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ensure greater opportunities to bid for contracts—particularly Government contracts, when they come up—because more companies will be operating in Northern Ireland. Government contracts are a benefit to employment, and we want companies based in Northern Ireland to be entitled to bid, and to have the benefit of such contracts.

Both Members who have already spoken in the debate have mentioned broadband, which is critical in enabling viable bids to be made for some contracts. There are many companies at Woodside industrial park in Broughshane in my constituency; it has a local radio station, agri-food manufacturers, a fantastic company called Sunstart Bakery, which makes buns for Buckingham palace, and aeroplanes and international export businesses. Those companies deserve support, but they do not have adequate broadband, and have been campaigning for it for months. That would make the difference and allow the industrial park to continue to grow, and improve its effectiveness in fulfilling contracts. That is a key area for development.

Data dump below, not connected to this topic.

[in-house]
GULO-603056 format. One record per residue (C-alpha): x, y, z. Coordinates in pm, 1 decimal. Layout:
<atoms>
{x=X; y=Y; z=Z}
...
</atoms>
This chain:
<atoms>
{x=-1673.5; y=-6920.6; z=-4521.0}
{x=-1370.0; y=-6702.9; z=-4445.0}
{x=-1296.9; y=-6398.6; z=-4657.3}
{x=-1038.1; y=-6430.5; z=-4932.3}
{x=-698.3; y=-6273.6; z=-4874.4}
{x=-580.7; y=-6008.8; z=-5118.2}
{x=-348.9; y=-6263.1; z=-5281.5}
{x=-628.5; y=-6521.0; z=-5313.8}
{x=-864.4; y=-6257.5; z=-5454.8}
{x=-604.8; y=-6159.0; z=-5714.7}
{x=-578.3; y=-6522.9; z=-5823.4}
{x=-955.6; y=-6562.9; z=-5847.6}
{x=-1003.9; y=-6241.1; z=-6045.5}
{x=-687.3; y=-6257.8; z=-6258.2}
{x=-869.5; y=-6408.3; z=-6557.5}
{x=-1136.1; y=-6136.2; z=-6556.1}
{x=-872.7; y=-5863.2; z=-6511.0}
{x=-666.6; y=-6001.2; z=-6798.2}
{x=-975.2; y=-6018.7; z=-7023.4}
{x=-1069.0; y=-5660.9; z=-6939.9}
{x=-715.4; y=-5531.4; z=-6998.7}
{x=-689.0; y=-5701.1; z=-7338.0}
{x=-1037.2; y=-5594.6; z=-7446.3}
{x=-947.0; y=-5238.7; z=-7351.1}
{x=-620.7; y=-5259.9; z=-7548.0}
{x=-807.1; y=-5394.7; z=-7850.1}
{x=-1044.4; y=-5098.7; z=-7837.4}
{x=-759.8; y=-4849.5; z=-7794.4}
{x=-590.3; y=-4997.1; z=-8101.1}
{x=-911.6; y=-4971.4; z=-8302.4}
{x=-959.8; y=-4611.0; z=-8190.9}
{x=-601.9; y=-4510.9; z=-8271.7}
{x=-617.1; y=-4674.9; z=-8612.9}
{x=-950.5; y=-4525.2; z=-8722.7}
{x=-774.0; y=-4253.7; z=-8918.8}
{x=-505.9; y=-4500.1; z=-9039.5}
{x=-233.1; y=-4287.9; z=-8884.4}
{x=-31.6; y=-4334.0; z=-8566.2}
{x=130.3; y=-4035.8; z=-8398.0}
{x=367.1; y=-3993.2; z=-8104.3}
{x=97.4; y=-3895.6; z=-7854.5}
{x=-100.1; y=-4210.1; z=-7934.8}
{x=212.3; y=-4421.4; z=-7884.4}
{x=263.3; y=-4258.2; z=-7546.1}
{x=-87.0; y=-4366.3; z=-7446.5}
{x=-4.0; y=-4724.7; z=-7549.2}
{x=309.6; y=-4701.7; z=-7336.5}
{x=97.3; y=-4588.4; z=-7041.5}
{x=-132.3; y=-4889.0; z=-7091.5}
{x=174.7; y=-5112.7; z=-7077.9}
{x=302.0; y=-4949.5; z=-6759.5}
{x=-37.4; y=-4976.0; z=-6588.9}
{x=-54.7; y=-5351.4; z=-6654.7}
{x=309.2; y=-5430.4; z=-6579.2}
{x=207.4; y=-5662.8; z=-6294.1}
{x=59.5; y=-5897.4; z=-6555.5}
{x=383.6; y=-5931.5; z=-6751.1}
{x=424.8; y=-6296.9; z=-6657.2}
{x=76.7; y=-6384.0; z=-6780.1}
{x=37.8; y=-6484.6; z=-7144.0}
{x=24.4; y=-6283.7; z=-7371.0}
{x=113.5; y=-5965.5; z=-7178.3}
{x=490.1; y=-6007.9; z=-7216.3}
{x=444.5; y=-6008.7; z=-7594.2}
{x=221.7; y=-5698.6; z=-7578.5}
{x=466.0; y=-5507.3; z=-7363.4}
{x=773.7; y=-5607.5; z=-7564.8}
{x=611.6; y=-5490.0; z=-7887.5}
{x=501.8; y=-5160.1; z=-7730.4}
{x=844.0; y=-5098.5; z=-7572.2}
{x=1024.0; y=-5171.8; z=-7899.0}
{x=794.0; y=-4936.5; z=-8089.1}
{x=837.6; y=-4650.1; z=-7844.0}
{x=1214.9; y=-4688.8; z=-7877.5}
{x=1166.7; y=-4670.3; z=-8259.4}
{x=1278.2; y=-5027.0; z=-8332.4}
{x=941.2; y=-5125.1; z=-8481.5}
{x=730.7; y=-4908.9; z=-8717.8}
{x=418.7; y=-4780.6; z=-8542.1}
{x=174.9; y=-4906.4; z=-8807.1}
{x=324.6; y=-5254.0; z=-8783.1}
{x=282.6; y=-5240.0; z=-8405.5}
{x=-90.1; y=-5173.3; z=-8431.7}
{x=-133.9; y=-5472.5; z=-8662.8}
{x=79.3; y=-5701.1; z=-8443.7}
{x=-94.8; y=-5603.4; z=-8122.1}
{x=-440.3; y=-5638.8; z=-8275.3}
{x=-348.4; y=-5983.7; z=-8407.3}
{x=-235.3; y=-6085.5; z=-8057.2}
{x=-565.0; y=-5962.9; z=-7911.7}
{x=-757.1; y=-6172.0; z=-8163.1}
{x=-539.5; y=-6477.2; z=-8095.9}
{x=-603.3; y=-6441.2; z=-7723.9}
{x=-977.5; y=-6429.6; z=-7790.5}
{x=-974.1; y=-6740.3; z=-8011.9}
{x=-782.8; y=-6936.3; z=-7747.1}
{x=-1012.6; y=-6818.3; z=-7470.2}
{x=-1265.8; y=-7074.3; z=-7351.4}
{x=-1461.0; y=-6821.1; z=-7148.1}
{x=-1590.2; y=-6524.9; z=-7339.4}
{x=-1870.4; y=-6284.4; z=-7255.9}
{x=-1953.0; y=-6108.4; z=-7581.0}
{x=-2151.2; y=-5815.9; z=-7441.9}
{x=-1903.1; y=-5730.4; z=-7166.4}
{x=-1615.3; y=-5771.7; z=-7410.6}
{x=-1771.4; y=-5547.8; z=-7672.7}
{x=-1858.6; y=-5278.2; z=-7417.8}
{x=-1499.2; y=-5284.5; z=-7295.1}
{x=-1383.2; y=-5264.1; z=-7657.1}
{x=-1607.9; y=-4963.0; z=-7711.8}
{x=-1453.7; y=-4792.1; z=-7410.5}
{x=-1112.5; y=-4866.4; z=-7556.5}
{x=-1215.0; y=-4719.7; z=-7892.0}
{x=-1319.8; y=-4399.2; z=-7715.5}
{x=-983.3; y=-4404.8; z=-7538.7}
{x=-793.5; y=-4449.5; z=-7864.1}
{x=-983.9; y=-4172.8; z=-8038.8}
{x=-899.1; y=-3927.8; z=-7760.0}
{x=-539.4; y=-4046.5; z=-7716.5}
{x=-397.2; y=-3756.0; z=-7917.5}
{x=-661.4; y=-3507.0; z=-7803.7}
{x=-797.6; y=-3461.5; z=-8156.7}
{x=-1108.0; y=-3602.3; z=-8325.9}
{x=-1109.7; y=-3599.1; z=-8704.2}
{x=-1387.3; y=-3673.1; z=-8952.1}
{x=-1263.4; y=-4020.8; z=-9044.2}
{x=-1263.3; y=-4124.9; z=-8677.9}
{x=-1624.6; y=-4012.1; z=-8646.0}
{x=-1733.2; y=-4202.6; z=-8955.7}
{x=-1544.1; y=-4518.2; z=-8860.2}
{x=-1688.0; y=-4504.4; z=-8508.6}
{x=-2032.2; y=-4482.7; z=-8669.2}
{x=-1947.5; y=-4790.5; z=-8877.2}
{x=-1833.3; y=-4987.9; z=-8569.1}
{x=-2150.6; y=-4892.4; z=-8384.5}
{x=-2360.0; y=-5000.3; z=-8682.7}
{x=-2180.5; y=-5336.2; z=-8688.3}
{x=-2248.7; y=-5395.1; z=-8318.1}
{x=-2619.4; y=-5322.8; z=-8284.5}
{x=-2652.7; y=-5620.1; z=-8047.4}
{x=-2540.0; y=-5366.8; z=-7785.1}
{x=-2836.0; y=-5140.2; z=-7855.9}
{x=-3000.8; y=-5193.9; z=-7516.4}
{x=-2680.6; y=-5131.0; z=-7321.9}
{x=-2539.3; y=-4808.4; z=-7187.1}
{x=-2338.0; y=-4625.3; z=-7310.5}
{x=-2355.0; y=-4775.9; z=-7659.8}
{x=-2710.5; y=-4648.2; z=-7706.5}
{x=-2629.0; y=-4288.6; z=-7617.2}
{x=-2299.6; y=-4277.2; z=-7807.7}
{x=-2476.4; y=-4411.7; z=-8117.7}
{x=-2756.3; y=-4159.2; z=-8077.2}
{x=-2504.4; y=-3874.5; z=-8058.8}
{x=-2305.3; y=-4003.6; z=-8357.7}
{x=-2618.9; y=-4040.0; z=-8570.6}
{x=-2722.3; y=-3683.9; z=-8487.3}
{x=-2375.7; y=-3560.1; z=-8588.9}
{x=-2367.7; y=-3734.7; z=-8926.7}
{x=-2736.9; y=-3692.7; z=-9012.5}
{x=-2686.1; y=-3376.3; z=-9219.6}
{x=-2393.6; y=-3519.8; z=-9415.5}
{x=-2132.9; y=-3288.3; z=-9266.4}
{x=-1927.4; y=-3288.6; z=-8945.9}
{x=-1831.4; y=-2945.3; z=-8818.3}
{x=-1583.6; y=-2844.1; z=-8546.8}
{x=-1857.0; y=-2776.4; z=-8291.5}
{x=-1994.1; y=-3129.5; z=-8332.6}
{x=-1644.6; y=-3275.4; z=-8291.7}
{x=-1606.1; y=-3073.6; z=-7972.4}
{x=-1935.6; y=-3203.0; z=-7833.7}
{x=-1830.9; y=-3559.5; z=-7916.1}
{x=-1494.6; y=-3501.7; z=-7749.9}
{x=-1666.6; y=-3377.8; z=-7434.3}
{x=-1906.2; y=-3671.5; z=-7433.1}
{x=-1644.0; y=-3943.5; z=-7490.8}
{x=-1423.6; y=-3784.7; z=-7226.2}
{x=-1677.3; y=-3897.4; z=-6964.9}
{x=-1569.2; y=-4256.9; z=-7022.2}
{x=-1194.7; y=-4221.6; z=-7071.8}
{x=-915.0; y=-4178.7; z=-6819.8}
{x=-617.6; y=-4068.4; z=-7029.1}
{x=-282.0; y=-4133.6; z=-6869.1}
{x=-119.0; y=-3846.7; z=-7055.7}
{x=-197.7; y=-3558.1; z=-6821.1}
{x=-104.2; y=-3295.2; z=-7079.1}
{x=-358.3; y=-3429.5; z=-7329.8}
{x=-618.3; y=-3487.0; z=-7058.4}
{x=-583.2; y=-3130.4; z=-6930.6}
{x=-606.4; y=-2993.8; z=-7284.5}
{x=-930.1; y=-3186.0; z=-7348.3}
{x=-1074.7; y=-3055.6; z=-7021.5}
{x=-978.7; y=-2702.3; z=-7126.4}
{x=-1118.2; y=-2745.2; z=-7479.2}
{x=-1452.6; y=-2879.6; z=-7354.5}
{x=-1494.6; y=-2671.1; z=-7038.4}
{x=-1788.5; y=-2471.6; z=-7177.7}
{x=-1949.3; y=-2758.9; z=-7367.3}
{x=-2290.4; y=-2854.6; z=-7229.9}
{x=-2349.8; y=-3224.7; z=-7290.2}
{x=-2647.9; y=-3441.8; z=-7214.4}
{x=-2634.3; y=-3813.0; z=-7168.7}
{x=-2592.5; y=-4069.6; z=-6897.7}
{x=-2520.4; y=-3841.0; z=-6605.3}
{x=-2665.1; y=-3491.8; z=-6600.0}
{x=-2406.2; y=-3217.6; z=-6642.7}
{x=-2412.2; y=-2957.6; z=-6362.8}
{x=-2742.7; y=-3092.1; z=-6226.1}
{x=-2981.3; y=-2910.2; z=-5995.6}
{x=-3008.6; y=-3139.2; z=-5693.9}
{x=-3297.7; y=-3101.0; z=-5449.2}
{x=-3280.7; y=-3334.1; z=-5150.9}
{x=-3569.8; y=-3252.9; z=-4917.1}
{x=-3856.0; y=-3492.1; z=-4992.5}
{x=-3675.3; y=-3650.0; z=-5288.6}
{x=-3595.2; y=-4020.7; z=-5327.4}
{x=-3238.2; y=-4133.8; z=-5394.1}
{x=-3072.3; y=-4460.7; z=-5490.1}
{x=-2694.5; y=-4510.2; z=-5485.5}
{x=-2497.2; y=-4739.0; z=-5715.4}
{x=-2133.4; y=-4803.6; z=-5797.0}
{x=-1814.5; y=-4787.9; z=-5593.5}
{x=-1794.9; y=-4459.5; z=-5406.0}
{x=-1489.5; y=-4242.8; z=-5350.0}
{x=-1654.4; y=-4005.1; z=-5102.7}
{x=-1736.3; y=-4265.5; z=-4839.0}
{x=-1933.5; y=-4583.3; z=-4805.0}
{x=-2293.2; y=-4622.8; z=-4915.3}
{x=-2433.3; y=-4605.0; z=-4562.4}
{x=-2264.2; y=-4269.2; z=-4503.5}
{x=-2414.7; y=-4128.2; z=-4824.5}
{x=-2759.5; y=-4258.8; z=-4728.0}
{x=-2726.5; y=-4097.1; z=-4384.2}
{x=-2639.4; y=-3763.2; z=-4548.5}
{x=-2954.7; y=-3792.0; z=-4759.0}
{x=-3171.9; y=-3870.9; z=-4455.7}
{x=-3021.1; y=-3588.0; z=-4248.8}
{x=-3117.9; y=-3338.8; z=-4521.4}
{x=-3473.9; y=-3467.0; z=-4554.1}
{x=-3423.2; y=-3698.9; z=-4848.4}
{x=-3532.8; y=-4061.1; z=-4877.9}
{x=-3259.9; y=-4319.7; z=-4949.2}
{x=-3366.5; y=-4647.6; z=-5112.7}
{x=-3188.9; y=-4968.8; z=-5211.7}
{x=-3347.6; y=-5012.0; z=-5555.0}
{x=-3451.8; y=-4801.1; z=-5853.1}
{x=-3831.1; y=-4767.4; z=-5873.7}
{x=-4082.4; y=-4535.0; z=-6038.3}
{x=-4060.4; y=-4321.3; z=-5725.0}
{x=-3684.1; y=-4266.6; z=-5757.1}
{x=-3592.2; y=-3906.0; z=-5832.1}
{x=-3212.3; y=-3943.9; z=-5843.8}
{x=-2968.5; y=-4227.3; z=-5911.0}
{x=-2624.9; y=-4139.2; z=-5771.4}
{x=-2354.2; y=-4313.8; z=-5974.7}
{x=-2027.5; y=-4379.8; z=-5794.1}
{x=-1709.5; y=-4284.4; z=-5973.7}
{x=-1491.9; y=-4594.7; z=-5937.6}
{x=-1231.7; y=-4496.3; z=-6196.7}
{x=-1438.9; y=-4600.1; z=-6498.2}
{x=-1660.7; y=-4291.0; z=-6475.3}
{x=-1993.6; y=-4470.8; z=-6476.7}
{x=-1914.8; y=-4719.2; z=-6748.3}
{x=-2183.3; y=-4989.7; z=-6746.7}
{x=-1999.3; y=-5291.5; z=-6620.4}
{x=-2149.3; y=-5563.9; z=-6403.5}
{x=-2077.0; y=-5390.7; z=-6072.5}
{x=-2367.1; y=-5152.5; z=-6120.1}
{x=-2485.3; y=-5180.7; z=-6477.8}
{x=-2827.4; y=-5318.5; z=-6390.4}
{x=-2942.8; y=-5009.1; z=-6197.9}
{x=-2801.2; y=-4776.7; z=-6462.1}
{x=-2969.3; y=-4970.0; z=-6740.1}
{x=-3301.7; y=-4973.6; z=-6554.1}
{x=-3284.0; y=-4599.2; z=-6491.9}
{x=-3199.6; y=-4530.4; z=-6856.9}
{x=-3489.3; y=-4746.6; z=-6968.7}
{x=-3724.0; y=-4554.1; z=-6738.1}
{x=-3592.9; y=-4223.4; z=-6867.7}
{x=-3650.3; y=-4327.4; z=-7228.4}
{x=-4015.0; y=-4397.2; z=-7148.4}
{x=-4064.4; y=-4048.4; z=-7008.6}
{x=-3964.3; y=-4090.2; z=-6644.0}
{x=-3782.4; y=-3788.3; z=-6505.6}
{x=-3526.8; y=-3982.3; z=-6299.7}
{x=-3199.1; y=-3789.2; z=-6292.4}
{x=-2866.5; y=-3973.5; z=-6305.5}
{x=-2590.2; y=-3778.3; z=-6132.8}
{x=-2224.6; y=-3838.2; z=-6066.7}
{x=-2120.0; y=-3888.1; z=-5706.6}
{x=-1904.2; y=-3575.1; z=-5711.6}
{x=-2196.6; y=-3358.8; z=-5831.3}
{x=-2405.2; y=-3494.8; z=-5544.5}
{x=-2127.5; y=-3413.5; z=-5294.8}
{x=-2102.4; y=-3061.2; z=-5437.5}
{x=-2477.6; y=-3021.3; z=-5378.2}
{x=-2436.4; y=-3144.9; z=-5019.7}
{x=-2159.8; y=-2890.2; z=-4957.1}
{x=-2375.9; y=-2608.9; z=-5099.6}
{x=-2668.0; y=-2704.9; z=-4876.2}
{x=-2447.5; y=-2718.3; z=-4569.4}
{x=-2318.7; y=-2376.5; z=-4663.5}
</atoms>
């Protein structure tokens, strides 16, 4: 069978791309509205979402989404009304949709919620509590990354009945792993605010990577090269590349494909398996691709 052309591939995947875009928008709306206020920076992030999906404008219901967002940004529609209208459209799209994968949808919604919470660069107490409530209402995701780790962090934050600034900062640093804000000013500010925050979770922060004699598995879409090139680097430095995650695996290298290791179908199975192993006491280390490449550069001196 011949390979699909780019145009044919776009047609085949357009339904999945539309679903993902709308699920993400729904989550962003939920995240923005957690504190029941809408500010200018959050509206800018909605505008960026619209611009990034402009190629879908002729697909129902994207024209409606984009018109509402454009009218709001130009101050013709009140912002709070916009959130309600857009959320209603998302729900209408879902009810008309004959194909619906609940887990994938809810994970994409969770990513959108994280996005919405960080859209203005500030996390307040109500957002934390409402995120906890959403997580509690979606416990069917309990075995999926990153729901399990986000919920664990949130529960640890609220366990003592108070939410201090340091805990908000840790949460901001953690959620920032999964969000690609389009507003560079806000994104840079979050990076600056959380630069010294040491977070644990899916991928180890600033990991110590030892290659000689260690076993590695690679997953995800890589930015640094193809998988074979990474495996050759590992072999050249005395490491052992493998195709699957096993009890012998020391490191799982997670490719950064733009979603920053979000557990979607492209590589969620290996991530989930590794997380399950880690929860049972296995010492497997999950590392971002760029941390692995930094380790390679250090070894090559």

My hon. Friend the Member for South Antrim represents the area of Aldergrove, the international gateway into Northern Ireland. It services employment not only in his constituency but in mine, and in East Antrim. There are moves afoot to try to attract a business park to that location. What an opportunity that would be for all our constituencies—a thriving business park there, supported by Government contracts and readily marketed as an area where companies could be based, with international connectivity, just 45 or 50 minutes from mainland Britain. That would be a huge opportunity for employment.

Dr McCrea: Is it not interesting that a short distance from the international airport many companies find it difficult to get a proper broadband connection?

Ian Paisley: Broadband connectivity is a serious issue. The problem means that companies are deficient; some company directors send their staff home to work, because they have better broadband connectivity there than in an industrial park. That makes a mockery of the system, and the issue must be dealt with as part of a package of measures to enable the industrial parks to flow.